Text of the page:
“My concern is that people are painting this with a very large brush stroke that’s based on an assumption that Catholic and private means fancy and expensive, and that is not the case,” said Elizabeth Goettl, the president of the Cristo Rey Network.
Of the network’s 12,000 students, 98 percent are students of color, and all of them are from a financially disadvantaged family, Ms. Goettl said. Only 10 percent of the schools’ operational revenue comes from tuition, and every family pays what they can on a sliding scale, on average about $900 a year, though some pay as little as $20 a month. Fifty percent of the school’s operational revenue comes from a corporate work-study program that could be affected by the economic fallout from the pandemic. Companies employ students in entry-level jobs, and students assign their wages to their tuition.
“They’re literally earning their education at age 14, which is remarkable in itself,” she said. “For the federal government to say we’re not going to help your kids sanitize, or do whatever Covid-related things that need to be done, seems reprehensible.”
A recently passed House bill would limit private schools from obtaining any new emergency relief funding, including equitable services. But private school leaders have begun an aggressive campaign to lobby Congress and the White House.
“When all is said and done, people are going to try to do the right thing and not try to pick which students we’re not going to keep safe,” said Michael Schuttloffel, the executive director of the Council for American Private Education.
Private school groups lobbying Congress say that mass closings would also hurt public schools. If 20 percent of private school students have to be absorbed into the public school system, it would cost the public system about $15 billion, according to estimates from those groups.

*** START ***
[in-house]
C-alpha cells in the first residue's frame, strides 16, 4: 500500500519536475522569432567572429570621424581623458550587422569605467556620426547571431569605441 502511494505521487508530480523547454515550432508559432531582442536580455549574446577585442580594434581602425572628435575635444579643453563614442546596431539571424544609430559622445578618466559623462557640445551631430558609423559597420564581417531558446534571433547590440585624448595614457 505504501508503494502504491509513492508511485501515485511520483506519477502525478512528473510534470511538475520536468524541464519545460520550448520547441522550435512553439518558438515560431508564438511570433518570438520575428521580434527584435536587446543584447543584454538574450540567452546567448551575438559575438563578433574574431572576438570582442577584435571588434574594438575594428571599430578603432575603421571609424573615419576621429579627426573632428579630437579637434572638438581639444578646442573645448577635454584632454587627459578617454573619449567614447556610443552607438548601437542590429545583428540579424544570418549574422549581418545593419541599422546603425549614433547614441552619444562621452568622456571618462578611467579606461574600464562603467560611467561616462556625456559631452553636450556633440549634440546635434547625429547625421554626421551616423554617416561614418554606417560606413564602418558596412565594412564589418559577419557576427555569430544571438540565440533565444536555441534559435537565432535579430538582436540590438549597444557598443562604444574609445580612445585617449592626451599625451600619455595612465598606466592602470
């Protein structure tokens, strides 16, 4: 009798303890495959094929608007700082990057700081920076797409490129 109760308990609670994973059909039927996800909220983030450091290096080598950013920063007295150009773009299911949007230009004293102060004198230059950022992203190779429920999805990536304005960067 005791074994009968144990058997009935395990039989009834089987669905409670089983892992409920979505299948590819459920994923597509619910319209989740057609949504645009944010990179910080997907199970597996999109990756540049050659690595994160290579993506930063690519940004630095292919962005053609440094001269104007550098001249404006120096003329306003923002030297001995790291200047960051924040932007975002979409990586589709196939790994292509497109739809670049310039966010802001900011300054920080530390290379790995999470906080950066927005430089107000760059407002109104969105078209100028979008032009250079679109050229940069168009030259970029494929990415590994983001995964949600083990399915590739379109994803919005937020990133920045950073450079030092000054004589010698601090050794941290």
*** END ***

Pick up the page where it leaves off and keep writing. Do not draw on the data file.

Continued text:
Public school groups said that the argument proved their point.
“I think it’s more proof that we need to be focused on public education, because if public education is not fully funded, there is no fall back,” said Maggie Garrett, a co-chairwoman of the National Coalition for Public Education, which represents more than 50 national organizations that oppose private school vouchers.
Ruth Arias, an Amazon warehouse worker and single mother of five in New York City, said moving her children back to their neighborhood school would mean taking them “out of a place where they feel their best, and putting them into a school system where they fall apart.” With the help of an organization called the Children’s Scholarship Fund, Ms. Arias said she enrolled her children in a private Christian school to “believe in something better.” Ms. Arias was battling the coronavirus last month when she saw that the city’s Education Department would help students get iPads for remote learning. Having only one computer and a cellphone for her children to share, she was relieved — until she was told her children’s private schooling made them ineligible.
“I honestly had one thought,” she said, “which I had a lot when I was dealing with the public school system: Are you kidding me?”